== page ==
What do you consider as the most foundational and generative film theories covered in this course? Explain your reasons why, and critically assess the theories.
Foundational theories are theories that one can build off which is essentially the evolution of all theories and the connections we can make between them. The two foundations to this idea that I will look into are the theories: the Cinema as Window and Frame and Cinema as the Eye - Look and Gaze. The notion of looking through a window to a frame is critical and once the apparatus is identified, everything else follows. Once we acknowledge that the frame, or apparatus, is formalist, we can acknowledge that the window is aligned with realism. This leads to theorists like Astruc who claim that the camera is an extension of the human mind. He compares is to that of a pen of a writer and that the camera and the mind work on a continuum. Similarly, to how the frame and the window are a continuum. Another foundational theory is the cinema as the eye in which we “regard the eye as an interface between spectator and film” which leads to “distinguishing among several configurations that shape the look and the activity of seeing in different ways”. This leads to sensory theories and opens a door for other parts of the body such as the ears.
In my paper I will dive deeper into the original foundational theories I have chosen and then connect them to newer theories we have discussed in class and explain how this is connected through evolution. With more research, I’ll explain how these secondary, or later theories have been influenced by the originals. As an apposing argument, which I have yet to research, I will be diving into a theory that seems to be singular and not effected by the two original theories in which I am discussing. I will also be talking about the upsides and downsides of viewing these theories as a sort of evolution. For example, this may influence one’s responses to theories being created thus creating more, but it may also limit opportunities to expand newer theories because it assumes that there is always something newer to look towards.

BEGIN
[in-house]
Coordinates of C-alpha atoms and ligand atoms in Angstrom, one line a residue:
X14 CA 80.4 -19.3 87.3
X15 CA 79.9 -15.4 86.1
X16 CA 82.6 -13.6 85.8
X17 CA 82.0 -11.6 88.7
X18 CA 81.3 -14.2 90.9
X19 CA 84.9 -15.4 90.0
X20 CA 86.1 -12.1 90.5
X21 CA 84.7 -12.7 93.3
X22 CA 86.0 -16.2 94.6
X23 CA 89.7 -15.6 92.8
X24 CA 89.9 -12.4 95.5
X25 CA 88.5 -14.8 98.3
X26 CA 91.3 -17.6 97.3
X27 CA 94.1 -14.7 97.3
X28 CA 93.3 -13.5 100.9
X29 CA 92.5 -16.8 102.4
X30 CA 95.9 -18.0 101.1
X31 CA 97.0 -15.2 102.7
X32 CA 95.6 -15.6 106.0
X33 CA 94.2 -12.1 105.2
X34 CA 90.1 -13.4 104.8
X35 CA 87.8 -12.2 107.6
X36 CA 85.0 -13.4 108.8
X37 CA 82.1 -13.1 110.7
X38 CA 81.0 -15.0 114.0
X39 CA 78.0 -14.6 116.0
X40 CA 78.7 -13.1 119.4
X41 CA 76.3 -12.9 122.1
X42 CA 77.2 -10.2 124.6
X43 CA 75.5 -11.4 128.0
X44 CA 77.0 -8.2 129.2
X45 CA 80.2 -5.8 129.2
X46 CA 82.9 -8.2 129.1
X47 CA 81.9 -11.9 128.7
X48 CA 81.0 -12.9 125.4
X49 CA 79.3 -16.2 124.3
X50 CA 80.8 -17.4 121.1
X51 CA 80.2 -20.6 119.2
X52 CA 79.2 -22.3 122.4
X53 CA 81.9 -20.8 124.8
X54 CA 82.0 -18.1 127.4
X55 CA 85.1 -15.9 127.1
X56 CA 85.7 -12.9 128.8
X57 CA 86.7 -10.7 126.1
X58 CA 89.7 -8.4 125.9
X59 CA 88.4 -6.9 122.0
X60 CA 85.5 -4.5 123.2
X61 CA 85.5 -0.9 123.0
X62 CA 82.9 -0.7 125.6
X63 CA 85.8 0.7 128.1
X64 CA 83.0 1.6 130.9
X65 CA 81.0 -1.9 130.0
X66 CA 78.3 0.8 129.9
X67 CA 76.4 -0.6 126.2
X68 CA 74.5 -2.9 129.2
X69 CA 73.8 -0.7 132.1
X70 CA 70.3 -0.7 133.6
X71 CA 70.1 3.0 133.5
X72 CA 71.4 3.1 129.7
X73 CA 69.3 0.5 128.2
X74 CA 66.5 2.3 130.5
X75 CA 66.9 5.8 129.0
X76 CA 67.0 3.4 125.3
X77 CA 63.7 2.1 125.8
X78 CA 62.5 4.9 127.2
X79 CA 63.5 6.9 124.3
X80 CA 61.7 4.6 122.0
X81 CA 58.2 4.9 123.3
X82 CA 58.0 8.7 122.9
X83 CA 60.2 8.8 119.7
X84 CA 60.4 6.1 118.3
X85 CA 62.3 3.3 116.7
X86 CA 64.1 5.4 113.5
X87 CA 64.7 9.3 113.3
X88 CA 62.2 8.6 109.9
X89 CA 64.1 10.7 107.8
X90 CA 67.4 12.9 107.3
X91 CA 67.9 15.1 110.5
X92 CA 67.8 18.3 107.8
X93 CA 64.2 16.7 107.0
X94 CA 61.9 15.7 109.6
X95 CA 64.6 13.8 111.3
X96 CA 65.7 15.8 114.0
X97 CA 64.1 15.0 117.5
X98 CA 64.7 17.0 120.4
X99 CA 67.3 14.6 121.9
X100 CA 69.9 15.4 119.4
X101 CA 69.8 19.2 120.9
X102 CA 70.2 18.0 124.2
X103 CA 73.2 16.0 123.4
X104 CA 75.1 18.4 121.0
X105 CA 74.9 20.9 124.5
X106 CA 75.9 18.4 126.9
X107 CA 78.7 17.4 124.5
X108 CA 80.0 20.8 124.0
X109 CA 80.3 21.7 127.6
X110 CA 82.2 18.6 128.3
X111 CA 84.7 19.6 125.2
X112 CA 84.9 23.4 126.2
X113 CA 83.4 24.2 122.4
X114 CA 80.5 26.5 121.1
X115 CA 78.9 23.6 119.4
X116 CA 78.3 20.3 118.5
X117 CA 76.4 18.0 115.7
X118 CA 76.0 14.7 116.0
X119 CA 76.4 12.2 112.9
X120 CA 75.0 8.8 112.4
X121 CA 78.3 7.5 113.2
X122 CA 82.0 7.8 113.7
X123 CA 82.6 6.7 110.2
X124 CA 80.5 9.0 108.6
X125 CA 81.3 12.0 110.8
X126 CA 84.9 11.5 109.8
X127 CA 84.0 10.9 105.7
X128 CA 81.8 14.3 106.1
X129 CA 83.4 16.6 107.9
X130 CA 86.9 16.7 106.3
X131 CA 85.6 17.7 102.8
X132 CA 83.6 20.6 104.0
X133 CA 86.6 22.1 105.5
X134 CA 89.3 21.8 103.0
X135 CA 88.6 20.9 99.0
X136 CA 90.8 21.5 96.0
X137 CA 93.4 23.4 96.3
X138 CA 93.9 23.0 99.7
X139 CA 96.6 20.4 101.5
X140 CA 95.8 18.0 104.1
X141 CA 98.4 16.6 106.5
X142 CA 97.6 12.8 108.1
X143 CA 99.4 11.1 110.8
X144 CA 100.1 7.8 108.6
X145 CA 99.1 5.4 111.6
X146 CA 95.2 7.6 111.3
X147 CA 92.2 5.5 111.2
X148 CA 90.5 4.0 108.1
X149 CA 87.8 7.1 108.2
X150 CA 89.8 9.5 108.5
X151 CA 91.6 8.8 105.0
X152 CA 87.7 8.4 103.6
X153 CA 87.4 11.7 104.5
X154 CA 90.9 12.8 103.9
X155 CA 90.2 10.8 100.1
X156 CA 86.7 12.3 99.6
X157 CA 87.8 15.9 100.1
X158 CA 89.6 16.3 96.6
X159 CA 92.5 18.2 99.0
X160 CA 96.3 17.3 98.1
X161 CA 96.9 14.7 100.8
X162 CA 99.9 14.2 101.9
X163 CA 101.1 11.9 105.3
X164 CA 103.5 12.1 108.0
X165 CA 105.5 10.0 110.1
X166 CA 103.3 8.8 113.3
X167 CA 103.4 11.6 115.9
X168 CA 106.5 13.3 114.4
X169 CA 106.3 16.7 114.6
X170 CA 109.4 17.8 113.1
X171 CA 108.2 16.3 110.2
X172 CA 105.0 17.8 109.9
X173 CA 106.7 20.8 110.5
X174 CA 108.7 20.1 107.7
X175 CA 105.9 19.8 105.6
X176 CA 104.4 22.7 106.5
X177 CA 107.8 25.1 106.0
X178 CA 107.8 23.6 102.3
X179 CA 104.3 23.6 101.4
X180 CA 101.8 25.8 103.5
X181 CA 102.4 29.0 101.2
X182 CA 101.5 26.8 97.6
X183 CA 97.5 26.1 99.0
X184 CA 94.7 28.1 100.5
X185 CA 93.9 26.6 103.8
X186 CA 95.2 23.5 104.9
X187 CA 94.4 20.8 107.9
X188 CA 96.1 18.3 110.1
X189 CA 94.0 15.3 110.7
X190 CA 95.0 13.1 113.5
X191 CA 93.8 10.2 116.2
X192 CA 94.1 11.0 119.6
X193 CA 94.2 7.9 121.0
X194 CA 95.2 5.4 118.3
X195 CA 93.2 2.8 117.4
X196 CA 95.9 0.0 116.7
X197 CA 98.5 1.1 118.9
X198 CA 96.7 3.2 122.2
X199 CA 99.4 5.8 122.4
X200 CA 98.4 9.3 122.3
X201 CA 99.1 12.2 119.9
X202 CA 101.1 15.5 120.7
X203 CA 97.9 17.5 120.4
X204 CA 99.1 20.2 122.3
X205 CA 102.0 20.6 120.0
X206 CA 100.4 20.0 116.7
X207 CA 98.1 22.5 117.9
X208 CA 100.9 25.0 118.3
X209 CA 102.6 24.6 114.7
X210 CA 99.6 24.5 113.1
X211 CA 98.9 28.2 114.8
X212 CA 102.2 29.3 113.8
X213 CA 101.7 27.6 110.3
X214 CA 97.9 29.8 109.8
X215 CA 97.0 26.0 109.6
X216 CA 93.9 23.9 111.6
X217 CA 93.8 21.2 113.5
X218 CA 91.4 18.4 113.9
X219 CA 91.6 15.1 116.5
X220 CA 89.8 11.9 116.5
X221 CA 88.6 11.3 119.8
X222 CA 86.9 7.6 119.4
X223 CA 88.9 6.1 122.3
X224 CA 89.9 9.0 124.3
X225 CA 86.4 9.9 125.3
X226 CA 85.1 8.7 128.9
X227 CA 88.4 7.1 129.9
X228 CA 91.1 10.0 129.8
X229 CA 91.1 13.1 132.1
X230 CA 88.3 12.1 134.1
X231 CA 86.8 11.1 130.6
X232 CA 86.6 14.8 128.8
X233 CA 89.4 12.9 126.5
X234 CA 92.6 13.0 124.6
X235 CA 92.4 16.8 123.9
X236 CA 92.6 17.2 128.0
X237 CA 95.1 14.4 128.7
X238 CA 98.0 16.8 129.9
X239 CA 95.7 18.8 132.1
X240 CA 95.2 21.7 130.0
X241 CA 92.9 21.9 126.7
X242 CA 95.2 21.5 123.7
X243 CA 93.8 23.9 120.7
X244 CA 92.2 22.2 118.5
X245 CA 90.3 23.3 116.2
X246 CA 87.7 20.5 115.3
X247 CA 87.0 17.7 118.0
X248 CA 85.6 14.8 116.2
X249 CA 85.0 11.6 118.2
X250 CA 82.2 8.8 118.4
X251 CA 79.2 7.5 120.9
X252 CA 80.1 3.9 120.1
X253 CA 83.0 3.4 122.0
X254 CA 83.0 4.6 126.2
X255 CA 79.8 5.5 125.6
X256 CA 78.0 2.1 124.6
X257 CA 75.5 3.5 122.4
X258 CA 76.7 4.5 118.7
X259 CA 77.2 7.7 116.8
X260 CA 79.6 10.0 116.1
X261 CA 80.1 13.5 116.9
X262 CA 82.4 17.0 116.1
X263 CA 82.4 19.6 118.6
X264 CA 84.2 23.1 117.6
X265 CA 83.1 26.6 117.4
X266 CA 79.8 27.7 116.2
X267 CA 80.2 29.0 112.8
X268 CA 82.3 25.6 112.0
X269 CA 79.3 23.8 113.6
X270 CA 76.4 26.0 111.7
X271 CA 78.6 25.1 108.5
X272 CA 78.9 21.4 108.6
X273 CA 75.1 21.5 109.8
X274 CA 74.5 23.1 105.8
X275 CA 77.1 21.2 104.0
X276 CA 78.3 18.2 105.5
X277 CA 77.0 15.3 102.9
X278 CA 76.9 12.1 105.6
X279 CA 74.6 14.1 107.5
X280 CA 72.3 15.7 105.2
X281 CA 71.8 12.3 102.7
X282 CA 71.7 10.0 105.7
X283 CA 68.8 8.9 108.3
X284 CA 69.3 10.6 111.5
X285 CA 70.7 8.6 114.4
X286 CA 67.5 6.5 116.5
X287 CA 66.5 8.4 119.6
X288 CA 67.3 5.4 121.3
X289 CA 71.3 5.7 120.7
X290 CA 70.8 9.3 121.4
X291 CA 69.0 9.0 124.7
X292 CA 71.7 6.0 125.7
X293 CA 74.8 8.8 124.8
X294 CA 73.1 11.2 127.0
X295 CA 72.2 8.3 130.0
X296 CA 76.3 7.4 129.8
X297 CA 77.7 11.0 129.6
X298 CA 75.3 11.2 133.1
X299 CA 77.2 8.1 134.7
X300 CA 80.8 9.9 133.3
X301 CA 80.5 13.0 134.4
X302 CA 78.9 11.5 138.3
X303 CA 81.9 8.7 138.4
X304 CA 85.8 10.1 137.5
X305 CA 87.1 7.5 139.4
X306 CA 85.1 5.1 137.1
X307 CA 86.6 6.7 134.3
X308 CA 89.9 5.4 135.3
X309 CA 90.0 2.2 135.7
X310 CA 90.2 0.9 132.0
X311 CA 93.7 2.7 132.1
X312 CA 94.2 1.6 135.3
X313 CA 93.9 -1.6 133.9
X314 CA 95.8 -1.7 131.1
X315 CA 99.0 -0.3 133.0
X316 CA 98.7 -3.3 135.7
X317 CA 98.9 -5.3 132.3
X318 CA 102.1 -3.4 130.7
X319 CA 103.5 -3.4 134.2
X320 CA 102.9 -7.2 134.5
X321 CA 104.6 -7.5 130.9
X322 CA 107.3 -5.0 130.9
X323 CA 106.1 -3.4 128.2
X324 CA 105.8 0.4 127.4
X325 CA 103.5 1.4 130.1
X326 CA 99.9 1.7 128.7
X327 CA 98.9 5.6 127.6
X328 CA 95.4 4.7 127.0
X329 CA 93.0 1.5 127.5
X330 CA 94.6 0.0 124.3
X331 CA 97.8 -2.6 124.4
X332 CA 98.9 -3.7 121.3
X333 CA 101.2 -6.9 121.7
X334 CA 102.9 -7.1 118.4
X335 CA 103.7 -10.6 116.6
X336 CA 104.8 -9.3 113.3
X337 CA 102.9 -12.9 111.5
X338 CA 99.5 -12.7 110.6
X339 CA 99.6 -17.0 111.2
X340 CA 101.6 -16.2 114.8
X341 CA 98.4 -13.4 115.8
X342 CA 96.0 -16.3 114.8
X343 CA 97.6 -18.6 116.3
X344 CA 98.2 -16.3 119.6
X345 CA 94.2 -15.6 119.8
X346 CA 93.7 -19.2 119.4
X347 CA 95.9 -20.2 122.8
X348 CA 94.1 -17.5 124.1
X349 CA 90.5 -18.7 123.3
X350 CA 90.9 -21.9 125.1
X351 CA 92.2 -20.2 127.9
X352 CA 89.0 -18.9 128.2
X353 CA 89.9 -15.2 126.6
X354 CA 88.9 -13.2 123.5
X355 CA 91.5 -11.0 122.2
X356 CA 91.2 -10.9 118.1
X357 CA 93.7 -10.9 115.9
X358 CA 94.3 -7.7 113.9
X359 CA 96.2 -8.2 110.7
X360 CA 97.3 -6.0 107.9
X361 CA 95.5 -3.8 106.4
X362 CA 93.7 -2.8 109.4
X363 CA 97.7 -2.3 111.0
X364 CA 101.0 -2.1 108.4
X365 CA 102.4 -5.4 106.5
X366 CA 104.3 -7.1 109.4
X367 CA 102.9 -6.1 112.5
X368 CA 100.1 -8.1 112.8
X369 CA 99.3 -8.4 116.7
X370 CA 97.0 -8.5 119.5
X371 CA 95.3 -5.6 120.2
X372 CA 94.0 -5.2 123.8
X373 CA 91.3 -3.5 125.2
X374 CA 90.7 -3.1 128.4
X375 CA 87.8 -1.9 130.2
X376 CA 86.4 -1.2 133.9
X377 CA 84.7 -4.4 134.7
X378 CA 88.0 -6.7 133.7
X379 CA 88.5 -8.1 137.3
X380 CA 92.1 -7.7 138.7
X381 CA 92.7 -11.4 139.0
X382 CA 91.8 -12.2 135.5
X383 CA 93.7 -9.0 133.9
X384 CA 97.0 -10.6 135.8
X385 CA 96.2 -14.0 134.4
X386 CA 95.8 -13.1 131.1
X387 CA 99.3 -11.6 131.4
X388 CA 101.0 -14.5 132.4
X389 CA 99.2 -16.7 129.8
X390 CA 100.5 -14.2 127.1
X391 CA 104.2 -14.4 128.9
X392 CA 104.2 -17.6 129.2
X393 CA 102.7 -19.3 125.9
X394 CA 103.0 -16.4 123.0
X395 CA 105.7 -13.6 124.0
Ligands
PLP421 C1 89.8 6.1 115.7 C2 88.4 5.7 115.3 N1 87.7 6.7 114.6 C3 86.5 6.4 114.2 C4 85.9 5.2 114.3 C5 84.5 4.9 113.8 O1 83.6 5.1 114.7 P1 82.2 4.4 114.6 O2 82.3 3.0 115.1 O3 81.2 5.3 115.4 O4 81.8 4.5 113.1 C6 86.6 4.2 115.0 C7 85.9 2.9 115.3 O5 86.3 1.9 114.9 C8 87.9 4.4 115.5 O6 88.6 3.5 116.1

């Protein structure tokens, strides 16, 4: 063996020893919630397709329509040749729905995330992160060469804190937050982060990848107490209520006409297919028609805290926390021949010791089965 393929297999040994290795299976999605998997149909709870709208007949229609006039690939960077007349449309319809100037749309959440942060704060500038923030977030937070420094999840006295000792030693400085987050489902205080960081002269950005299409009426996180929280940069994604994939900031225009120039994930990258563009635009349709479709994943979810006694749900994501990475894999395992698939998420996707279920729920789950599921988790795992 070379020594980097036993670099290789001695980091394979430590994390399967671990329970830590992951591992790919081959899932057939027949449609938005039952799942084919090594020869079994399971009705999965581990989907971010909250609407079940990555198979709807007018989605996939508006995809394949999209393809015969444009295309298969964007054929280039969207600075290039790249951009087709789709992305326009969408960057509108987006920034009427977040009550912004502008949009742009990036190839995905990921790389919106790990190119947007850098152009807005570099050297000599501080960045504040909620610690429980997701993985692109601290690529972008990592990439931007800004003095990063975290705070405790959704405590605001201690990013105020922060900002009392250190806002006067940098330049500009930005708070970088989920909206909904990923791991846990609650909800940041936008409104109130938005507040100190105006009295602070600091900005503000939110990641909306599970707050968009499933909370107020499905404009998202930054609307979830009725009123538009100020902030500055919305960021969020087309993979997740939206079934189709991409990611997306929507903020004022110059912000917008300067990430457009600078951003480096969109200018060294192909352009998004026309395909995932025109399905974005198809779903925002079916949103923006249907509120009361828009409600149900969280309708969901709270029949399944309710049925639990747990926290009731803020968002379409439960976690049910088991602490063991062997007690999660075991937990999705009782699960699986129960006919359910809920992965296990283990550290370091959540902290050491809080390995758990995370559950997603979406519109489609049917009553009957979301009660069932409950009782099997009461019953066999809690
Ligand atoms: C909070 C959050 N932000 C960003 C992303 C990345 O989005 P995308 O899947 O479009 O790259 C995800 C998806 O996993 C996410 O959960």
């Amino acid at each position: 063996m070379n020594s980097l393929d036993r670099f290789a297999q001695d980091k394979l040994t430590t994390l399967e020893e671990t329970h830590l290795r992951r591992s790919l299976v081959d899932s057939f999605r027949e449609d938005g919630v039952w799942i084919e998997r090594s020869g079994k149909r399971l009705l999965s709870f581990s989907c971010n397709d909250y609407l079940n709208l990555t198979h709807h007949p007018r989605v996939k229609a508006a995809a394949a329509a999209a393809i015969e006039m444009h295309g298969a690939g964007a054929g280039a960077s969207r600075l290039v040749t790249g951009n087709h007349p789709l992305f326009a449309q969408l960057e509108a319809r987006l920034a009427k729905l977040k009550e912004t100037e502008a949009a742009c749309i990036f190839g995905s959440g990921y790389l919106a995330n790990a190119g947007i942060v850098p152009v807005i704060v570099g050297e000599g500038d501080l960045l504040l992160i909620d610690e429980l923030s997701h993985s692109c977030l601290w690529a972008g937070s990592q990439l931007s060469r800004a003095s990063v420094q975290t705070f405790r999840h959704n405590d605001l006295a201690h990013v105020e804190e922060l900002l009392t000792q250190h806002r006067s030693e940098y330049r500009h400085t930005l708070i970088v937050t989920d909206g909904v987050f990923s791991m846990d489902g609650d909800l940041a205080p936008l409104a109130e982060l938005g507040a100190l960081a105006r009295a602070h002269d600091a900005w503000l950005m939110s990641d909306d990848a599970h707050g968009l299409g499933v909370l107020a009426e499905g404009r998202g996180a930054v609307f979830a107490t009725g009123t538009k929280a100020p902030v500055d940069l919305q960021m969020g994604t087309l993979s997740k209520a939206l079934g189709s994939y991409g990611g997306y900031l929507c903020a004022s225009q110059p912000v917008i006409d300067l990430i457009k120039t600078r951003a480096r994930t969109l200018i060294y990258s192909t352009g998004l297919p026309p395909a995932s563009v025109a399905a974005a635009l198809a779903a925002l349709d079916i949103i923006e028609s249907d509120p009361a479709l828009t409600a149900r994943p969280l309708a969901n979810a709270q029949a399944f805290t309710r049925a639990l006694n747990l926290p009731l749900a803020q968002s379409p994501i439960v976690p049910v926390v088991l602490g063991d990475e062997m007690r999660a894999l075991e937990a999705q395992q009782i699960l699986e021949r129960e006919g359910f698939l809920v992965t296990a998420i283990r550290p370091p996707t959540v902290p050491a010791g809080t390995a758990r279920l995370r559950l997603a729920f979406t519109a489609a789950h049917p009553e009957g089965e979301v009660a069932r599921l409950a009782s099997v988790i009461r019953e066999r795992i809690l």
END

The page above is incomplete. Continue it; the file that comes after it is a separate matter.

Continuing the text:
Hagener, Malte, and Thomas Elsaesser. “‘Chapter 1: Cinema as Window and Frame.” Film Theory: An Introduction Through the Senses, 2nd ed., Routledge, Taylor & Francis Ltd, NY, 2015.
I will be using this to briefly explain the concepts of the window and the frame. There is a sort of assumption that this is a sight sensory experience which theories later expand and improve upon by including more senses.
Corrigan, Timothy, et al. “Rudolph Arnheim: ‘Film and Reality.’” Critical Visions in Film Theory: Classic and Contemporary Readings, Bedford/St. Martin's, Boston, 2011, pp. 279–289.
Arnheim is constantly reminding us that film is the product or combination of various mediums such as painting, art, literature, and theater. We are reminded that film is not the foundation, but it is just part of the evolution of mediums that allow us to express. This will be useful when talking about evolution beyond film.
Hagener, Malte, and Thomas Elsaesser. “Chapter 4: Cinema as Eye – Look and Gaze.” Film Theory: An Introduction Through the Senses, 2nd ed., Routledge, Taylor & Francis Ltd, NY, 2015.
This theory will connect with not only the window and the frame but allow for a transition or “evolution” between the previous and the new sensory theories such as the body or sound/ear.
Corrigan, Timothy, et al. “David Bordwell :The Art Cinema as a Mode of Film Practice – Realism, Authorship, Ambiguity.” Critical Visions in Film Theory: Classic and Contemporary Readings, Bedford/St. Martin's, Boston, 2011.
Using Bordwell’s theory that there is a sort of cause-and-effect relationship within narrative films and that there are linkages that allow us to form connections between two things. This theory can be used to explain how we have continually grown upon theories but also grown upon cinema narratives over time. Even though something may seem like a new concept, it is inspired by something from the past. (Painting to picture example)
Corrigan, Timothy, et al. “John Berger: From Ways of Seeing.” Critical Visions in Film Theory: Classic and Contemporary Readings, Bedford/St. Martin's, Boston, 2011.
“Images were first made to conjure up the appearance of something that was absent” “All images are manmade” – These quotes allow for a deeper understanding to just how conscious and alive film is and is a great argument as to why we should continue to the evolution of theories. The foundations, although important, can not stand alone without more information. This need to fill an absent space thrusts us into more knowledge and more intellectual thinking about film theories.